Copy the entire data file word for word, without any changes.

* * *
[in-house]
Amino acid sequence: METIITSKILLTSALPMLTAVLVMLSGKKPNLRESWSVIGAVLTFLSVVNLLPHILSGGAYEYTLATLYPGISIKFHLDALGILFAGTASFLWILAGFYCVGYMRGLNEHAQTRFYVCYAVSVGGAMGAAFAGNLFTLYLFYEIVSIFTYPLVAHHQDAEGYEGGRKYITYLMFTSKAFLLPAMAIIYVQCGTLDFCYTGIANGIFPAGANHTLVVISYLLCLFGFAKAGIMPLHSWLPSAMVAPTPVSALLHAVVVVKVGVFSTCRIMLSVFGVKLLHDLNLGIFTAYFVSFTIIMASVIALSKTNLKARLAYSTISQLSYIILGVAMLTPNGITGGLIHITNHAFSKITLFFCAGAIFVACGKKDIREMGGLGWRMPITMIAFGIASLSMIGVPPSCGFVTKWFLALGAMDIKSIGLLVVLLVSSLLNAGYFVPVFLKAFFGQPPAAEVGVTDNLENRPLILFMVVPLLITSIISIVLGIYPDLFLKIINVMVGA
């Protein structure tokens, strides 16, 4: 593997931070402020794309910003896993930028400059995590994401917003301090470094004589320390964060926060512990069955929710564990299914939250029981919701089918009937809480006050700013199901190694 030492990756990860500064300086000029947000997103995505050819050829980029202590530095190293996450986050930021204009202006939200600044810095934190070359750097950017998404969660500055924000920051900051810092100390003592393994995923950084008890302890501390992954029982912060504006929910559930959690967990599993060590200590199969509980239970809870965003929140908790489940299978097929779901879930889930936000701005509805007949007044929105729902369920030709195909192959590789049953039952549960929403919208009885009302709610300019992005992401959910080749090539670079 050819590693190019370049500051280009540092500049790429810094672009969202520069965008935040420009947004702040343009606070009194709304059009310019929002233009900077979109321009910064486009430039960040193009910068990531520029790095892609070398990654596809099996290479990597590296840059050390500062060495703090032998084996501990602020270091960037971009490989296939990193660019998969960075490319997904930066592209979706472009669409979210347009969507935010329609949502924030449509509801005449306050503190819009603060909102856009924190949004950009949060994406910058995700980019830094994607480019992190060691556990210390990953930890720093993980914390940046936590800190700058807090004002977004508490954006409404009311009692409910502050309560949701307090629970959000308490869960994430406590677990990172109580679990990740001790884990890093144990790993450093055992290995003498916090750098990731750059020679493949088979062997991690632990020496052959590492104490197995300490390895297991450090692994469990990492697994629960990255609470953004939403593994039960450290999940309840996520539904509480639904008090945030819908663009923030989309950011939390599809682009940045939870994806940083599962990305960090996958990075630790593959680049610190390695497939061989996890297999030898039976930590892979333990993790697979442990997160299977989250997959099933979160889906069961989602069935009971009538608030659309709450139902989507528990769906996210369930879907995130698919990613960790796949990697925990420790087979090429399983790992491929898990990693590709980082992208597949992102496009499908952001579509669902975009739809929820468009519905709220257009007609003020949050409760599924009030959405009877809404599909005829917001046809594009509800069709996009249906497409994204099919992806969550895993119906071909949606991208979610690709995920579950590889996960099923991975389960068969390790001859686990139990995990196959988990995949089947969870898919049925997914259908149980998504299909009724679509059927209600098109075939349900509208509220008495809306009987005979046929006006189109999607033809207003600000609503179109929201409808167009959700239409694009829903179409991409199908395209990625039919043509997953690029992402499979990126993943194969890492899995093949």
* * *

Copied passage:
[in-house]
Amino acid sequence: METIITSKILLTSALPMLTAVLVMLSGKKPNLRESWSVIGAVLTFLSVVNLLPHILSGGAYEYTLATLYPGISIKFHLDALGILFAGTASFLWILAGFYCVGYMRGLNEHAQTRFYVCYAVSVGGAMGAAFAGNLFTLYLFYEIVSIFTYPLVAHHQDAEGYEGGRKYITYLMFTSKAFLLPAMAIIYVQCGTLDFCYTGIANGIFPAGANHTLVVISYLLCLFGFAKAGIMPLHSWLPSAMVAPTPVSALLHAVVVVKVGVFSTCRIMLSVFGVKLLHDLNLGIFTAYFVSFTIIMASVIALSKTNLKARLAYSTISQLSYIILGVAMLTPNGITGGLIHITNHAFSKITLFFCAGAIFVACGKKDIREMGGLGWRMPITMIAFGIASLSMIGVPPSCGFVTKWFLALGAMDIKSIGLLVVLLVSSLLNAGYFVPVFLKAFFGQPPAAEVGVTDNLENRPLILFMVVPLLITSIISIVLGIYPDLFLKIINVMVGA
């Protein structure tokens, strides 16, 4: 593997931070402020794309910003896993930028400059995590994401917003301090470094004589320390964060926060512990069955929710564990299914939250029981919701089918009937809480006050700013199901190694 030492990756990860500064300086000029947000997103995505050819050829980029202590530095190293996450986050930021204009202006939200600044810095934190070359750097950017998404969660500055924000920051900051810092100390003592393994995923950084008890302890501390992954029982912060504006929910559930959690967990599993060590200590199969509980239970809870965003929140908790489940299978097929779901879930889930936000701005509805007949007044929105729902369920030709195909192959590789049953039952549960929403919208009885009302709610300019992005992401959910080749090539670079 050819590693190019370049500051280009540092500049790429810094672009969202520069965008935040420009947004702040343009606070009194709304059009310019929002233009900077979109321009910064486009430039960040193009910068990531520029790095892609070398990654596809099996290479990597590296840059050390500062060495703090032998084996501990602020270091960037971009490989296939990193660019998969960075490319997904930066592209979706472009669409979210347009969507935010329609949502924030449509509801005449306050503190819009603060909102856009924190949004950009949060994406910058995700980019830094994607480019992190060691556990210390990953930890720093993980914390940046936590800190700058807090004002977004508490954006409404009311009692409910502050309560949701307090629970959000308490869960994430406590677990990172109580679990990740001790884990890093144990790993450093055992290995003498916090750098990731750059020679493949088979062997991690632990020496052959590492104490197995300490390895297991450090692994469990990492697994629960990255609470953004939403593994039960450290999940309840996520539904509480639904008090945030819908663009923030989309950011939390599809682009940045939870994806940083599962990305960090996958990075630790593959680049610190390695497939061989996890297999030898039976930590892979333990993790697979442990997160299977989250997959099933979160889906069961989602069935009971009538608030659309709450139902989507528990769906996210369930879907995130698919990613960790796949990697925990420790087979090429399983790992491929898990990693590709980082992208597949992102496009499908952001579509669902975009739809929820468009519905709220257009007609003020949050409760599924009030959405009877809404599909005829917001046809594009509800069709996009249906497409994204099919992806969550895993119906071909949606991208979610690709995920579950590889996960099923991975389960068969390790001859686990139990995990196959988990995949089947969870898919049925997914259908149980998504299909009724679509059927209600098109075939349900509208509220008495809306009987005979046929006006189109999607033809207003600000609503179109929201409808167009959700239409694009829903179409991409199908395209990625039919043509997953690029992402499979990126993943194969890492899995093949």